The authentication system, developed by UK-based firm Aegate, uses a simple 2D barcode along with a scanner device incorporated into an existing mobile phone. The barcode is scanned by the phone, and is then decoded by Aegate software and a response sent through to the mobile phone confirming or questioning a product's authenticity. This entire process takes less than a second, a real advantage in developing countries where verifying pharmaceutical products as genuine can take up to two days, potentially leaving healthcare workers to make a judgement call on whether to prescribe potentially fake and dangerous drugs to sick patients. The technology the new system is based on has been running successfully in Belgium since last year, with an online network linking pharmaceutical manufacturers to pharmacies. Whereas this Internet-based system worked well in Europe, limited access in developing countries ruled out an online solution. Mobile phone coverage, however, was found to be much more widespread and so the company adapted the technology model to make the authentication system available to healthcare workers in developing regions such as Africa or Asia. "More than 30 per cent of counterfeit medicines are to be found in the developing world," said Gary Noon, Aegate CEO. "However we have long recognised that solutions developed for the developed world cannot just be extended to the developing world due to differences in environment. Aegate's process of authentication is successful because it does not rely on a single technology solution meaning that counterfeit prevention can be achieved in any environmental condition." The European version of the technology, which is due to be rolled out in Greece over the next few months, is currently protecting over 18m products in Belgium with numbers growing daily. As well as online communication, the system available in Europe includes a multi-technology scanner, so is able to work effectively with a variety of barcode or security forms, such as radio frequency identification (RFID), 2D barcodes or other features. Several pharmas have signed up to work with Aegate in Belgium, including Merck Sharpe and Dohme and Eli Lilly, as well as generics manufacturers Ratiopharm, Merck Generics and Boehringer Ingleheim's over-the-counter (OTC) division. Aegate started developing the idea of the mobile phone based authentication system just last year, and anticipates the technology being in widespread use across the developing world during the course of this year. In Belgium, the system is provided free of charge to pharmacies, and will continue to be provided at no cost to pharmacies in other coutries taking up the system. The company was, however, unable to confirm any pricing plans for the new version of the technology to be introduced in developing countries at this stage. Counterfeit drugs are a growing problem all over the world, with the International Narcotics Control Board only recently warning that stronger measures were required to stem the flow of fake drugs flooding the global market. Aegate's new technology is being presented this week at the first meeting of the World Health Organization's counterfeit drugs taskforce, IMPACT (International Medical Products Anti-Counterfeiting Taskforce). The meeting, taking place in Prague today, will discuss various technology solutions that could be used to help deter or detect counterfeit medicines, as well as the possibility of a global coding system for medical products.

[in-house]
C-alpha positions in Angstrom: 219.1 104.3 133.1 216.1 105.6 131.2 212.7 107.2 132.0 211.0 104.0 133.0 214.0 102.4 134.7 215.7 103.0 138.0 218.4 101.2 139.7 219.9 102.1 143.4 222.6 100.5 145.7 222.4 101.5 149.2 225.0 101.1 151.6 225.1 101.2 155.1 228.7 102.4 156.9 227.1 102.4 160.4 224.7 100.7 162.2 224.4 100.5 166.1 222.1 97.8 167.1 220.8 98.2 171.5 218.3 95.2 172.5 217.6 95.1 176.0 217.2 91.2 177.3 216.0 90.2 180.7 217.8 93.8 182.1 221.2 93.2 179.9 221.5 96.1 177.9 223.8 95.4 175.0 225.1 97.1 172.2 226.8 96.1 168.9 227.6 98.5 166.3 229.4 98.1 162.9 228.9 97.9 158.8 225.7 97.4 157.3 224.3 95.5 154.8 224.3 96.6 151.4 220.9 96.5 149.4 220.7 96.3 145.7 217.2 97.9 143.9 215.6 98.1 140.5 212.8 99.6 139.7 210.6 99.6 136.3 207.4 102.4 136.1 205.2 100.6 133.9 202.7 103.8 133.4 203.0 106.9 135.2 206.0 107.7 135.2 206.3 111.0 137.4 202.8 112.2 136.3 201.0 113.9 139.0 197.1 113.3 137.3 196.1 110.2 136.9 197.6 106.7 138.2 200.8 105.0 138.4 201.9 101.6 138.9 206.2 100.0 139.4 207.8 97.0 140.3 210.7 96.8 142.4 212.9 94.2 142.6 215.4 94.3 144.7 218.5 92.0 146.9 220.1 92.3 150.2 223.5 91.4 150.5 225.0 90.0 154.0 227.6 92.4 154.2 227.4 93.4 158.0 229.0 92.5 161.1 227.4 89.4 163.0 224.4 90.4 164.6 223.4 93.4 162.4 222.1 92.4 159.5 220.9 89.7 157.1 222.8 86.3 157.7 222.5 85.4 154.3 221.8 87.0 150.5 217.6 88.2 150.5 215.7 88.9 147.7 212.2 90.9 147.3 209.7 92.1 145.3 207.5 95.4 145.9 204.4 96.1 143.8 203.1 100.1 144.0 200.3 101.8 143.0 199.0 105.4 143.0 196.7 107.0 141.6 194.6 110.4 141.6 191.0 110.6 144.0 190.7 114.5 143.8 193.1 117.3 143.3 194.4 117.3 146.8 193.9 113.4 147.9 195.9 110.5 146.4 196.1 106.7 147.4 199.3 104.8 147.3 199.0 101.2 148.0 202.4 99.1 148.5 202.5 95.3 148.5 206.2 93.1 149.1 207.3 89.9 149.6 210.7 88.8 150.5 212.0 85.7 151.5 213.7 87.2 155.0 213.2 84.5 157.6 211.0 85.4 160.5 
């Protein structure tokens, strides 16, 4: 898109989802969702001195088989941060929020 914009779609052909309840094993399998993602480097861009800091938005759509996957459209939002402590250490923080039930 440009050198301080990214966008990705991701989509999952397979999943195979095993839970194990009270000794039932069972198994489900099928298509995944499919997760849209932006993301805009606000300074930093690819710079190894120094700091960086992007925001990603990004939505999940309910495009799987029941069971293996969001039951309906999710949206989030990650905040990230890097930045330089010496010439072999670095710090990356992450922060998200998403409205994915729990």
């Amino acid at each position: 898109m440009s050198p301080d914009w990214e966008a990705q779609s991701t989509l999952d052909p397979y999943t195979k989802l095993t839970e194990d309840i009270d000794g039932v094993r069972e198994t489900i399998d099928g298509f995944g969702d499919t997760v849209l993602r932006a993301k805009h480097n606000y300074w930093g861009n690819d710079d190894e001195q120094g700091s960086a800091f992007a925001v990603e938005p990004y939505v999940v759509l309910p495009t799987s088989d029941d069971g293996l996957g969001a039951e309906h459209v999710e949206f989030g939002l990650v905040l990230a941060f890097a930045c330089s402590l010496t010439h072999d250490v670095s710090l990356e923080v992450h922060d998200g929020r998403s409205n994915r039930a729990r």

A twist on an existing security technology will use enhanced mobile phones to help establish the authenticity of pharmaceutical products in developing countries.